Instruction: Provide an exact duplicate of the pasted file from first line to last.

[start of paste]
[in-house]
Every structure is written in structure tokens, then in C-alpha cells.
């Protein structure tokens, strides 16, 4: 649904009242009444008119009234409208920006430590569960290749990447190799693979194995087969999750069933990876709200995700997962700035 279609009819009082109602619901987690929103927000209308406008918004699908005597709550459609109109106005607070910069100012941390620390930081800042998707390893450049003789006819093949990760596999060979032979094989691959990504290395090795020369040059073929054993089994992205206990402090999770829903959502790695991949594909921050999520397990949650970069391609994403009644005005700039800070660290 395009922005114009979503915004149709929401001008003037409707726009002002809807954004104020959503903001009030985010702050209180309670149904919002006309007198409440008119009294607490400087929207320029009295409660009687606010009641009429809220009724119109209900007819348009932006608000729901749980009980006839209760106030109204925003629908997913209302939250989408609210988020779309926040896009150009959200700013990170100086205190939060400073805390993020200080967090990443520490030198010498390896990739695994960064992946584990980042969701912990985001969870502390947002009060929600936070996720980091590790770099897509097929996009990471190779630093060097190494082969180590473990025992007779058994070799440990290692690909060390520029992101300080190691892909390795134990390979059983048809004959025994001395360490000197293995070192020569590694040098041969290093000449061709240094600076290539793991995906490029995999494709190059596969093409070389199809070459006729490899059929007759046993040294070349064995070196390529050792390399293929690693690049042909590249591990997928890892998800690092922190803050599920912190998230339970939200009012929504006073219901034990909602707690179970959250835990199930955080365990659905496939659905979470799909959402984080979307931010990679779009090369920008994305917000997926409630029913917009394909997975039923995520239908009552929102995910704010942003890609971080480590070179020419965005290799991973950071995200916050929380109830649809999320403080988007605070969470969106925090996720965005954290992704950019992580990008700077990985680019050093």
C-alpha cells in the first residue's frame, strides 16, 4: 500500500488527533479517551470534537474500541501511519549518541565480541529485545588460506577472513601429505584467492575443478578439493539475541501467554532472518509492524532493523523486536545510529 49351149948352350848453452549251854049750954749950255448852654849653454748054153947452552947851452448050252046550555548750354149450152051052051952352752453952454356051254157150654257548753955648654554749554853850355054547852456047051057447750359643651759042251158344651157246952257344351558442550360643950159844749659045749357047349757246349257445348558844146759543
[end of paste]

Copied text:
[in-house]
Every structure is written in structure tokens, then in C-alpha cells.
């Protein structure tokens, strides 16, 4: 649904009242009444008119009234409208920006430590569960290749990447190799693979194995087969999750069933990876709200995700997962700035 279609009819009082109602619901987690929103927000209308406008918004699908005597709550459609109109106005607070910069100012941390620390930081800042998707390893450049003789006819093949990760596999060979032979094989691959990504290395090795020369040059073929054993089994992205206990402090999770829903959502790695991949594909921050999520397990949650970069391609994403009644005005700039800070660290 395009922005114009979503915004149709929401001008003037409707726009002002809807954004104020959503903001009030985010702050209180309670149904919002006309007198409440008119009294607490400087929207320029009295409660009687606010009641009429809220009724119109209900007819348009932006608000729901749980009980006839209760106030109204925003629908997913209302939250989408609210988020779309926040896009150009959200700013990170100086205190939060400073805390993020200080967090990443520490030198010498390896990739695994960064992946584990980042969701912990985001969870502390947002009060929600936070996720980091590790770099897509097929996009990471190779630093060097190494082969180590473990025992007779058994070799440990290692690909060390520029992101300080190691892909390795134990390979059983048809004959025994001395360490000197293995070192020569590694040098041969290093000449061709240094600076290539793991995906490029995999494709190059596969093409070389199809070459006729490899059929007759046993040294070349064995070196390529050792390399293929690693690049042909590249591990997928890892998800690092922190803050599920912190998230339970939200009012929504006073219901034990909602707690179970959250835990199930955080365990659905496939659905979470799909959402984080979307931010990679779009090369920008994305917000997926409630029913917009394909997975039923995520239908009552929102995910704010942003890609971080480590070179020419965005290799991973950071995200916050929380109830649809999320403080988007605070969470969106925090996720965005954290992704950019992580990008700077990985680019050093």
C-alpha cells in the first residue's frame, strides 16, 4: 500500500488527533479517551470534537474500541501511519549518541565480541529485545588460506577472513601429505584467492575443478578439493539475541501467554532472518509492524532493523523486536545510529 49351149948352350848453452549251854049750954749950255448852654849653454748054153947452552947851452448050252046550555548750354149450152051052051952352752453952454356051254157150654257548753955648654554749554853850355054547852456047051057447750359643651759042251158344651157246952257344351558442550360643950159844749659045749357047349757246349257445348558844146759543